Ada Sophia McKinley


Biographical Database of Black Woman Suffragists

Biography of Ada Sophia McKinley, 1868-1952


By Thomas Dublin, Distinguished Professor Emeritus, SUNY Binghamton

Ada Dennison was born in 1868 in Galveston, TX to Joseph and Alice Dennison. In the 1880 census for Corpus Christi, her father was recorded as a hotel waiter and her mother as a laundress. Later she attended Prairie View College and Tillotson Missionary College and taught school briefly in Austin after graduation.

Ada married William McKinley in Nueces, TX in April 1887. The couple lost three young children to diphtheria and migrated to Chicago in the mid-1890s. In 1900 the couple resided at 3726 Dearborn St.; William worked as a railroad porter and Ada as a hairdresser. They had no children at this date, but the household did include a boarder, a black seamstress from Minnesota.

The couple appears next in the 1920 census for Chicago, living in ward 2, the black belt of the city. Ada worked as a hostess in a club and her husband was now a dentist. They rented their home, and their household now included a 10-year-old son and two lodgers. One tenant worked as a waiter in a railroad dining car, while his wife worked as a seamstress. Both were migrants in the city.

Steadily the McKinleys moved upward in Chicago's socio-economic structure. By 1930 William's dental practice was more established and Ada was employed as a social worker in the South Side Settlement House. They moved into the Settlement's building at 3201 Wabash Ave, where Ada lived for the rest of her life. Their 20-year-old son lived with his parents still but was not working, and they took in one lodger, a photographer from Tennessee. They had transitioned from a working-class home in their early years in Chicago to a solidly middle-class household.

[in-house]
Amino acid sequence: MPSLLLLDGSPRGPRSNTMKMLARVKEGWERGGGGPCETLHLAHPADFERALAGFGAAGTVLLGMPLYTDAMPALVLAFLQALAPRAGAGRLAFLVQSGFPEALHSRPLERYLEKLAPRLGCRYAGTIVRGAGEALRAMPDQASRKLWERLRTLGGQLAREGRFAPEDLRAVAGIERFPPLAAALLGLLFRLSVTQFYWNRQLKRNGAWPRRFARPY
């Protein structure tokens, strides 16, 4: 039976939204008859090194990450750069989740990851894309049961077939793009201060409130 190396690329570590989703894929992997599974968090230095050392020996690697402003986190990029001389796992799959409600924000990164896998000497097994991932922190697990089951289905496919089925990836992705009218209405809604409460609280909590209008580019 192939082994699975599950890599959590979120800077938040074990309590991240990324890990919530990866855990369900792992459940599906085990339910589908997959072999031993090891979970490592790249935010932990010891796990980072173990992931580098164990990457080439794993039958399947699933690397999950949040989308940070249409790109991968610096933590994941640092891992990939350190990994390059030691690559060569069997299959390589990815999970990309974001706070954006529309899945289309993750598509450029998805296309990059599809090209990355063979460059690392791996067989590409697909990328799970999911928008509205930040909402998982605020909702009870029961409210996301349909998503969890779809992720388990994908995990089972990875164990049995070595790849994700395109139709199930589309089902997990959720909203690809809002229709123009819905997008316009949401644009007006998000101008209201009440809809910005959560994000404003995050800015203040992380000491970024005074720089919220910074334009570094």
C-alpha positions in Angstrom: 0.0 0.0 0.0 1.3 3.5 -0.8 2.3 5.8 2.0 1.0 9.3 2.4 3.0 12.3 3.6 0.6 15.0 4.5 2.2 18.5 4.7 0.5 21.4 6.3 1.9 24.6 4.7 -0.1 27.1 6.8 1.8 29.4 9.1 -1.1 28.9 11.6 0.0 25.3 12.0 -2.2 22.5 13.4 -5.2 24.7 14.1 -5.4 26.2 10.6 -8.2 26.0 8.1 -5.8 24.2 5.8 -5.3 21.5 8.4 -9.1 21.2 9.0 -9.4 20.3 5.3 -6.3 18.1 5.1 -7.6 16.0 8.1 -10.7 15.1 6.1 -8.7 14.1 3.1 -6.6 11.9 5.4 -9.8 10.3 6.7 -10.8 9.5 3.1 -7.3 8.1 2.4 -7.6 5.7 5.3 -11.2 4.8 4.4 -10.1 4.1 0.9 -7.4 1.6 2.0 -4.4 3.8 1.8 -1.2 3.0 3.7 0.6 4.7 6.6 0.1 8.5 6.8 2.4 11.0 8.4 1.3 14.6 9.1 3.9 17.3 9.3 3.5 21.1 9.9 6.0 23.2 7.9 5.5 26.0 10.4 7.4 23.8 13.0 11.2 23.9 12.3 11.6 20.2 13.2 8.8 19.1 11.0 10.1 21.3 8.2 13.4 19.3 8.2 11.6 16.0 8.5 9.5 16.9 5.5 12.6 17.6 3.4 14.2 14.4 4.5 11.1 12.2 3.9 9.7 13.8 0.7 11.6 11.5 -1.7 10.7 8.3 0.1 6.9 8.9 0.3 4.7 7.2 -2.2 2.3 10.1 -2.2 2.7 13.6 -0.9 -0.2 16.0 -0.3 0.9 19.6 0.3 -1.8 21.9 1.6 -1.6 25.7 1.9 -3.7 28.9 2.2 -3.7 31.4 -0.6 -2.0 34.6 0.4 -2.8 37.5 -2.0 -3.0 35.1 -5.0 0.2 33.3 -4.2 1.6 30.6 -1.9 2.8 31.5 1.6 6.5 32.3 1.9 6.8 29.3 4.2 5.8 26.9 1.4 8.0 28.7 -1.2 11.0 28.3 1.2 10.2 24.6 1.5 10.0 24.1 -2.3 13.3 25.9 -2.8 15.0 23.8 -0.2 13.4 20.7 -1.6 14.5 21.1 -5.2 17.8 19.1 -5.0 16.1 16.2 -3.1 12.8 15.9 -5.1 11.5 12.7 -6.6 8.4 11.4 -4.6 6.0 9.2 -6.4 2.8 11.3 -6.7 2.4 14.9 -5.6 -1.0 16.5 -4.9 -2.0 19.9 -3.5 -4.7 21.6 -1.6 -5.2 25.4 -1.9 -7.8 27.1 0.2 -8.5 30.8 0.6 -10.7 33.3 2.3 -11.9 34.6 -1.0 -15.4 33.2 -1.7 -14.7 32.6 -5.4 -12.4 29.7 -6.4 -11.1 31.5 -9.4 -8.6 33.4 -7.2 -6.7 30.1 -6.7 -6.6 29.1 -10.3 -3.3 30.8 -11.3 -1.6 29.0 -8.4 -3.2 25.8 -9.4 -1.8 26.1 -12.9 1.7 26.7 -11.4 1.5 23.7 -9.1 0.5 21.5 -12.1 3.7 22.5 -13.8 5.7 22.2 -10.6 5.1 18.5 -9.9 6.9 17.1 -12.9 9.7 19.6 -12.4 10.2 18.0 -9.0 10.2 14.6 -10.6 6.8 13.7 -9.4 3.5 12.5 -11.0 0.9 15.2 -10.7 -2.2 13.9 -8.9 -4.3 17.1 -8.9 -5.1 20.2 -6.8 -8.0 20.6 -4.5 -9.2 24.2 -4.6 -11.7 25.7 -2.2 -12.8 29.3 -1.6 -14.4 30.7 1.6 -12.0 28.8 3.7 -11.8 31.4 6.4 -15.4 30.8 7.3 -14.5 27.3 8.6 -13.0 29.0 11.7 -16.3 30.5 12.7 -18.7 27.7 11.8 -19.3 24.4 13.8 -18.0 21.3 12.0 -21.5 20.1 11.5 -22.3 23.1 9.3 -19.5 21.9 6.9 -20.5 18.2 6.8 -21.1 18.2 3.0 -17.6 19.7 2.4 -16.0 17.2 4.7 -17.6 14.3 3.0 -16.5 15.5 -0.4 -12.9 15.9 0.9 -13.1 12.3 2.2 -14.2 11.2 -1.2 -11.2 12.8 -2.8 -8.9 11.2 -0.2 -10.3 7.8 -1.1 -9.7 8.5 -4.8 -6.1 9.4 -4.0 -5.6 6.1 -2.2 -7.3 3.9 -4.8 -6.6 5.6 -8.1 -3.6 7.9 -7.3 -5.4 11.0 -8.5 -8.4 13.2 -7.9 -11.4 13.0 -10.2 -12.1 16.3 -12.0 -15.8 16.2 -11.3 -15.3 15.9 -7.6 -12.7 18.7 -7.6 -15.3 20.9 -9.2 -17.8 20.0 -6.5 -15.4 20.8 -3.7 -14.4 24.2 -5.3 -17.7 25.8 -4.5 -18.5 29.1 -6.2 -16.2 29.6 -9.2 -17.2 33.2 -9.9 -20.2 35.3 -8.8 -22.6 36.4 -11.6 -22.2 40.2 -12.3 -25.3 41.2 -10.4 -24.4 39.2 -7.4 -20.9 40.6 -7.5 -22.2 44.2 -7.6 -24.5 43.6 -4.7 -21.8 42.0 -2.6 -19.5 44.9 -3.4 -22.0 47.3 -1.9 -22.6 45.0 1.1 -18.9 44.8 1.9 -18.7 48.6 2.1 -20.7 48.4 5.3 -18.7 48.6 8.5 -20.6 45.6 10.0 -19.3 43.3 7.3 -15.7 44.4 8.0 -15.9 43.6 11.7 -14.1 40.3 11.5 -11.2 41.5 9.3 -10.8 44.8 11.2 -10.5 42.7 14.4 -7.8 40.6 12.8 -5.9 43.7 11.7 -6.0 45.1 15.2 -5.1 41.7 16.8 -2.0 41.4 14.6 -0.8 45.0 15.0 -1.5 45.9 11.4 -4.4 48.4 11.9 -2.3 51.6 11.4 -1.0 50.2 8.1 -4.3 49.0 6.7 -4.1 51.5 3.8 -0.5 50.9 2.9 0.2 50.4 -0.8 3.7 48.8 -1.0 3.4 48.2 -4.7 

By 1940 Ada, now widowed, was living still at 3201 Wabash Ave in the South Side Settlement House. where she worked as the head resident. She only retired from the position in 1949 at the age of eighty. The settlement was renamed the Ada McKinley Community house at her retirement, honoring her thirty years of service to the institution and the community.

The first indication I have found of her political engagement came in March 1915 when Ada McKinley stood in a receiving line to greet those who attended a public reception sponsored by the Alpha Suffrage Club to honor Congressman Martin Madden "for his splendid defense of Negro womanhood." Madden, leader of the Republican political machine in Chicago and Congressman for the district that included Ward 2 in the Black Belt, earned club members' appreciation for his stout opposition to legislation that would have prohibited interracial marriage. Then in 1916 Ada McKinley was active in support of the Republican presidential candidate, Charles Evans Hughes. This was the first presidential election in which Illinois women could vote and African Americans had good reason to oppose the Democratic incumbent, Woodrow Wilson, who had imposed segregation on black government workers during his first term as president. McKinley worked in the Chicago office of the Colored Women's National Republican Committee during that campaign. Then in 1922 she served on the Republican